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Our journey to WhiteSource and OSS security, licensing and quality checking

This is the third, and final, article in the WhiteSource series for managing open source usage and security in your CI/CD pipeline. If you haven't viewed the previous articles, I recommend you take a moment to review them now:

In the last article we discussed some of the common challenges that we were faced with when integrating WhiteSource scans with some of the ALM / DevOps Rangers projects. These challenges included dealing with myriad types of open source (OSS) licenses and npm "craziness". Since we last checked in we have made some pretty good strides in getting a grip on these issues. This article takes a look at what's been implemented to alleviate some of these issues.

OSS Licenses

The primary issue we were attempting to mitigate with OSS licenses was the plethora of copyleft licenses utilized by various OSS projects. As mentioned in the previous article, some OSS licenses are worded such that you might have to make your source code public under certain circumstances. If there is intellectual property embedded within the source code and/or you rely on the source code to generate revenue then you need to be careful about which OSS licenses you work with.

To mitigate this issue, we have created organizational policies within our WhiteSource account to reject certain groups of license types. When a project is scanned that contains one of these forbidden licenses the scan will fail. While this does not prevent the license from being used in the first place it does allow us to get timely feedback, via continuous integration (CI) builds, so we can address the situation early - before the product is released to the public.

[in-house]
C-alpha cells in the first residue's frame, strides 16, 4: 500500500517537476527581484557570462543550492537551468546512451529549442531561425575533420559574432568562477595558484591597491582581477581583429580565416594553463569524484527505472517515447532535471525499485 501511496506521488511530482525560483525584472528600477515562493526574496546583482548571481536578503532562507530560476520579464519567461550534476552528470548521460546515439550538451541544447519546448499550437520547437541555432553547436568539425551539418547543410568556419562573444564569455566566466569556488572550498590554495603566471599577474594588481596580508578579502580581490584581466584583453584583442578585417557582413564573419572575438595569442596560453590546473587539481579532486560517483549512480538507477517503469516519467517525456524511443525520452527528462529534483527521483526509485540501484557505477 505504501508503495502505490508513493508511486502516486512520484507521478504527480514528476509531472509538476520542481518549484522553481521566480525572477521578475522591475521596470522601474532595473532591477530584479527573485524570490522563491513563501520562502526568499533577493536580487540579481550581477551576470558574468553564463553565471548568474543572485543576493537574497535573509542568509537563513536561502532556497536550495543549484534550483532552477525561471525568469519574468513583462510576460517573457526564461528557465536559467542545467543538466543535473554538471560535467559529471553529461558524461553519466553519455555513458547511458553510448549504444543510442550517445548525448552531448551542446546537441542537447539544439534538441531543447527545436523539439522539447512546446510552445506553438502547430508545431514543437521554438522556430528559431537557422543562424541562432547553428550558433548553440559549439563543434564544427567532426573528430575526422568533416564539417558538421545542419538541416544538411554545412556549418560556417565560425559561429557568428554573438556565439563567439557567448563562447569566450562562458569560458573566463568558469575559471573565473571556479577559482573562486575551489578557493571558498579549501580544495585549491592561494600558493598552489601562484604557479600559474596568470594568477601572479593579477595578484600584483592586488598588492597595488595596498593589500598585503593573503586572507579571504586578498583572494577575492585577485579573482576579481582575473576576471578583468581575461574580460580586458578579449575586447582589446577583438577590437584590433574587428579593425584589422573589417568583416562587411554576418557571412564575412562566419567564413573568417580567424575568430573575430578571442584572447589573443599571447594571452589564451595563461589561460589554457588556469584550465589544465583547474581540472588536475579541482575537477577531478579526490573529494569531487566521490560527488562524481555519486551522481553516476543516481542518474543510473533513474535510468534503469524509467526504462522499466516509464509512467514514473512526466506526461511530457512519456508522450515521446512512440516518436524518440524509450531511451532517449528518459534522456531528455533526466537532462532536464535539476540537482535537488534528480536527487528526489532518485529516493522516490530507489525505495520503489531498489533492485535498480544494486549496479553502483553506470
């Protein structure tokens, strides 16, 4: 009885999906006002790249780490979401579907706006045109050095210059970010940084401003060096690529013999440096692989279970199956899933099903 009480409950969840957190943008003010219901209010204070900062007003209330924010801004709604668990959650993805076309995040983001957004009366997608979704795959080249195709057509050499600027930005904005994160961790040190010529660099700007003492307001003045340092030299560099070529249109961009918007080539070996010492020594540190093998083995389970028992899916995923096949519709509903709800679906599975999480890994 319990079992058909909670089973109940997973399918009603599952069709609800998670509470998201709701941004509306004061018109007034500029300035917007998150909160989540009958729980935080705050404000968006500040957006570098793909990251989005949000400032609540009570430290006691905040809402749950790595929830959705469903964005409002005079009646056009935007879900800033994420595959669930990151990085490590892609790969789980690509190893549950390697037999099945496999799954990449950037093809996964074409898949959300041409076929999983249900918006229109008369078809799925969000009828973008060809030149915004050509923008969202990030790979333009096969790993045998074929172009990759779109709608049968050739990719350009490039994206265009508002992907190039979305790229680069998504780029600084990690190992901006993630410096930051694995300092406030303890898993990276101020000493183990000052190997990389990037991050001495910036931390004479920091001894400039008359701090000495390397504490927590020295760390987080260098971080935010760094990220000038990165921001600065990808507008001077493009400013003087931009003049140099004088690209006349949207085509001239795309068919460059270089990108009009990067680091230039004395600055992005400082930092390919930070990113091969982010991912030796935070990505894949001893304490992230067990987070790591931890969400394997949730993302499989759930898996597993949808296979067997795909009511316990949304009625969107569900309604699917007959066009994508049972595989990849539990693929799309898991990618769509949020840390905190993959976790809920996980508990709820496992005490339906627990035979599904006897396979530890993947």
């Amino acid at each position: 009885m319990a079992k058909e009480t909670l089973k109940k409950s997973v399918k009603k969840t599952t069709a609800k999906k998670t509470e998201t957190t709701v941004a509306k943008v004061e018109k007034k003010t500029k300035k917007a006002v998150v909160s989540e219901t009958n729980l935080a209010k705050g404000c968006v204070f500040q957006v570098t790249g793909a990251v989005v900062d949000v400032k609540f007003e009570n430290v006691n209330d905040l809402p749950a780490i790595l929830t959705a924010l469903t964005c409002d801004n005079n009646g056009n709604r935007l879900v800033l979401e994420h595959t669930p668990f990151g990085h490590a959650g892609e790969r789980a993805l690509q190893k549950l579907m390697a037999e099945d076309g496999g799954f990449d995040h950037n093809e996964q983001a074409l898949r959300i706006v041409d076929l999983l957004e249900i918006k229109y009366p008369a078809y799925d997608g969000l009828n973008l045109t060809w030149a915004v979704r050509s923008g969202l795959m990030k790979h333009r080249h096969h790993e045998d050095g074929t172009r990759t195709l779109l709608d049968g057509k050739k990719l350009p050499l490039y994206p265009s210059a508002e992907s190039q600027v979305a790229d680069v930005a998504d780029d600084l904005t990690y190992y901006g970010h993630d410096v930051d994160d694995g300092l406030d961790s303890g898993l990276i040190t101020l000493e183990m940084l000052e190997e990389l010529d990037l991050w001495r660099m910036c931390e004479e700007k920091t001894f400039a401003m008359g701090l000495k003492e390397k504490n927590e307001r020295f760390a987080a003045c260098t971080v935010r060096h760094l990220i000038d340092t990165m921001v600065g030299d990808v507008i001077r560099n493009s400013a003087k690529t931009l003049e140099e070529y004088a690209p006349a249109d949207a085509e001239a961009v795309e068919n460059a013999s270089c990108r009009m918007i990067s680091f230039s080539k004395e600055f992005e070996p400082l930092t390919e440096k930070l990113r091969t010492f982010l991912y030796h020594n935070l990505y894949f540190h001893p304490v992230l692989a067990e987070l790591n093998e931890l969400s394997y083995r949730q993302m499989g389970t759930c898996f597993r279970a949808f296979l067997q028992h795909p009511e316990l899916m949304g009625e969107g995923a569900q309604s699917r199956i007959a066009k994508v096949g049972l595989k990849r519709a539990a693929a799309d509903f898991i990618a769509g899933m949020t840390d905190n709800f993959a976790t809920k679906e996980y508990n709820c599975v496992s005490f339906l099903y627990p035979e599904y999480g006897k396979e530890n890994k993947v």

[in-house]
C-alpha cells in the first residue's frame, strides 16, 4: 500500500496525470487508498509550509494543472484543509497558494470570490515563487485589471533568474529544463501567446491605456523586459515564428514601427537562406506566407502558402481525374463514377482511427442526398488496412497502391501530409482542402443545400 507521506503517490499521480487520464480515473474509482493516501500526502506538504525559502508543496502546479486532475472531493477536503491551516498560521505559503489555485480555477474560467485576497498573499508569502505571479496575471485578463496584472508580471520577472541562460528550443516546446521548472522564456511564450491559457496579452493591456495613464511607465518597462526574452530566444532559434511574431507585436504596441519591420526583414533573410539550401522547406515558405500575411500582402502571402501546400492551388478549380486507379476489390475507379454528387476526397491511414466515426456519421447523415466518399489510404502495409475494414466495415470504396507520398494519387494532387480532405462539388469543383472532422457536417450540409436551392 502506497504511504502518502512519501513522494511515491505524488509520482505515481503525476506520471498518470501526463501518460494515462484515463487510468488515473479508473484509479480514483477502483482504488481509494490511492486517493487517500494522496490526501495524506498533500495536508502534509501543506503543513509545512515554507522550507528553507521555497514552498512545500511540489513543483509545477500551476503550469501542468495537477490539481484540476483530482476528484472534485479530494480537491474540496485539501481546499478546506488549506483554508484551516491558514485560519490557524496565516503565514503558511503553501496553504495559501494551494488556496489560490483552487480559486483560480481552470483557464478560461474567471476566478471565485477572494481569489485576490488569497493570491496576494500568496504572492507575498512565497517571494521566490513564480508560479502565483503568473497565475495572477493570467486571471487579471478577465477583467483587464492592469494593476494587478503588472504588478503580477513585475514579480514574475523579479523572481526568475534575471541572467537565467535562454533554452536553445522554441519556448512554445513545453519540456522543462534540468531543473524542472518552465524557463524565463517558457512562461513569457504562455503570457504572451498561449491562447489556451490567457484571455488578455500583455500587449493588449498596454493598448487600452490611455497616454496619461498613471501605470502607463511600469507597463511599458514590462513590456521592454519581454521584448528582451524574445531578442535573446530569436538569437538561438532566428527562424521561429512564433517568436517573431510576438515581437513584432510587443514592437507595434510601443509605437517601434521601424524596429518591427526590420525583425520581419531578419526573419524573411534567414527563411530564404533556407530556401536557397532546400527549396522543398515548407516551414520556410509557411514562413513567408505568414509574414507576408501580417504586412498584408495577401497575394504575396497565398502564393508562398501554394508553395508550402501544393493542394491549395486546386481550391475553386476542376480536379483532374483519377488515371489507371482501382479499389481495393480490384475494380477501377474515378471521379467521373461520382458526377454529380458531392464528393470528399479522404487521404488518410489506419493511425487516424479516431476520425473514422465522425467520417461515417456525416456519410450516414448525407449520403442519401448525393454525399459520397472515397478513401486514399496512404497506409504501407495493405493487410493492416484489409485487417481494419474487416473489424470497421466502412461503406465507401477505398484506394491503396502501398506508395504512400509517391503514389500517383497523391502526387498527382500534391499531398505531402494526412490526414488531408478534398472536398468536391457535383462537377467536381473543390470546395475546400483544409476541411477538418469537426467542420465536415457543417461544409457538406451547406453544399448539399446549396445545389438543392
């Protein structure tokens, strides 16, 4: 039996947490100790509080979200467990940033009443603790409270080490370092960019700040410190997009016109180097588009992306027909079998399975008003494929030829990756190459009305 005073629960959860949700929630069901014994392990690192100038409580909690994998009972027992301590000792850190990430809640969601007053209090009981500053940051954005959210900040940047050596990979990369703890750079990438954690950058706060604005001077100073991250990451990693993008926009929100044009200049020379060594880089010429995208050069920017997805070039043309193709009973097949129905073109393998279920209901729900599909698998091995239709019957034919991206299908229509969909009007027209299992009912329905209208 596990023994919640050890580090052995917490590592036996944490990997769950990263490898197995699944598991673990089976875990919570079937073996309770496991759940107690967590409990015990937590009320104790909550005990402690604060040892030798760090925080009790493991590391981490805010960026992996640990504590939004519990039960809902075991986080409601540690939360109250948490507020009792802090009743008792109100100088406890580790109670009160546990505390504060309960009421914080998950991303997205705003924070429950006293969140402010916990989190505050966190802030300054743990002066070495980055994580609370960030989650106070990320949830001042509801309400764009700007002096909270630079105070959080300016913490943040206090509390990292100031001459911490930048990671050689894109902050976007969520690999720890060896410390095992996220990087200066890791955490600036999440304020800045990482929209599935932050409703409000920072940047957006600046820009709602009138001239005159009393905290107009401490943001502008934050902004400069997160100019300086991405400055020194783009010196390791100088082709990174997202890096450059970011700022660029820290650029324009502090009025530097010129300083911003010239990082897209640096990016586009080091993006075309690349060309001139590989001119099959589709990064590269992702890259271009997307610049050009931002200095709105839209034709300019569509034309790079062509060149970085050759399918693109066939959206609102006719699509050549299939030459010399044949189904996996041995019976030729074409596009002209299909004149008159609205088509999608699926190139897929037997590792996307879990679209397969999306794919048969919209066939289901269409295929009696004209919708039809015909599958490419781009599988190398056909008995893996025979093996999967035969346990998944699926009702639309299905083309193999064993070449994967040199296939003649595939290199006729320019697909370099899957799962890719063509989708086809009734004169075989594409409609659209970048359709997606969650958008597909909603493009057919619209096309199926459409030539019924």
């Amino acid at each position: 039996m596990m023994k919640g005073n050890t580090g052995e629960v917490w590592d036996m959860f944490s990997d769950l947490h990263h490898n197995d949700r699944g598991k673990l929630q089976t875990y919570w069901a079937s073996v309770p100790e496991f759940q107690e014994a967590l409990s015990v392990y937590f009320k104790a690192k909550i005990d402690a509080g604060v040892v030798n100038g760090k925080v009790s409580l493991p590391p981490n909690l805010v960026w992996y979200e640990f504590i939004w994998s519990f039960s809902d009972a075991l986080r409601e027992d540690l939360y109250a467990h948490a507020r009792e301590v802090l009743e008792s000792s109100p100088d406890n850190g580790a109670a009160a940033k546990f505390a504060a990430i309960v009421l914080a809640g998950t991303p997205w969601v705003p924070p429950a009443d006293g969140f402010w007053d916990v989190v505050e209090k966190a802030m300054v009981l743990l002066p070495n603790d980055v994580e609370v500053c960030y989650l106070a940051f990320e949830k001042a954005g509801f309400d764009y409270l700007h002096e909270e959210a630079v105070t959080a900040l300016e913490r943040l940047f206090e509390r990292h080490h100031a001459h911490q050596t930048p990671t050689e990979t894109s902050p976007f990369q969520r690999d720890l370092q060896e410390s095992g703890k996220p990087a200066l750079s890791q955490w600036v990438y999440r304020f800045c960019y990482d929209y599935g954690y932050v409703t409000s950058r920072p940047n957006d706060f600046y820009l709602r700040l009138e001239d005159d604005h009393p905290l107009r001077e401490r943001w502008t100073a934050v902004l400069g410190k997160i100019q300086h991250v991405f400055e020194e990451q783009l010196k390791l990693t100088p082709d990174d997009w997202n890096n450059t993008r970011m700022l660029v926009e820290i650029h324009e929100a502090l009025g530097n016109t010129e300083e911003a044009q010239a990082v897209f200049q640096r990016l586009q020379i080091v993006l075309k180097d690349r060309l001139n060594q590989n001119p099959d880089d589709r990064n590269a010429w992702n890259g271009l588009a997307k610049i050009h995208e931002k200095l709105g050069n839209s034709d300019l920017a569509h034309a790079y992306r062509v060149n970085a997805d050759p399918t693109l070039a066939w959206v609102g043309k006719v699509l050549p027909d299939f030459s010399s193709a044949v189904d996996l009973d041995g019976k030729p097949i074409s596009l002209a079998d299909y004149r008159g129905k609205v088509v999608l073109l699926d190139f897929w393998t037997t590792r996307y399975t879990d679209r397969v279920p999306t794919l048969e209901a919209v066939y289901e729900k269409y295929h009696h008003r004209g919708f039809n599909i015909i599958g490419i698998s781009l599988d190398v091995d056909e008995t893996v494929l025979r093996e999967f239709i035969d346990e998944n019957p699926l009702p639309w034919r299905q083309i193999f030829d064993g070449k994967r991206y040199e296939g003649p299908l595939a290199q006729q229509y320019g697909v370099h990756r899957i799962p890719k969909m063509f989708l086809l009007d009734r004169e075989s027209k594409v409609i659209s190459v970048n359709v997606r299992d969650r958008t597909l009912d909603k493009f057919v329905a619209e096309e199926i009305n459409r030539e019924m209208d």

The following screenshot shows a few policy groups that have been setup at the organization level within WhiteSource. Notice the last two have the Action set to Reject. You can ignore the first policy; This was a test policy I was working on a while back.


npm Craziness

In our last article I mentioned the new NPM plugin that WhiteSource had just released. Since then we have been able to integrate this plugin with several of our builds. The primary advantage of this plugin over the previous TFS plugin we were utilizing is that the new NPM plugin will scan only the dependencies directly referenced within your project's package.json file. Unlike the NPM plugin, the TFS plugin (that we were using previously) scans files based on a list of file extensions. If you configure it to scan .js files then it's very likely it will end up scanning thousands of files once the npm build has completed.

We also talked about separating npm dependencies between devDependencies and (production) dependencies. This is very useful because you can configure the new NPM plugin to ignore devDependencies. Refer back to the previous article for details on how to separate the dependencies.

Using the NPM Plugin

To help each team work through the process of integrating the new NPM plugin into their build processes, we created a step-by-step guide.


Within your project, add a whitesource.config.json file at the same level as the package.json file. The contents of this file should be as follows:


"apiKey": "__WhiteSourceAPIKey__",

"checkPolicies": true,

"productName": "__ProductName__",

"productVer": "__ProductVersion__",

"projectName": "__ProjectName__",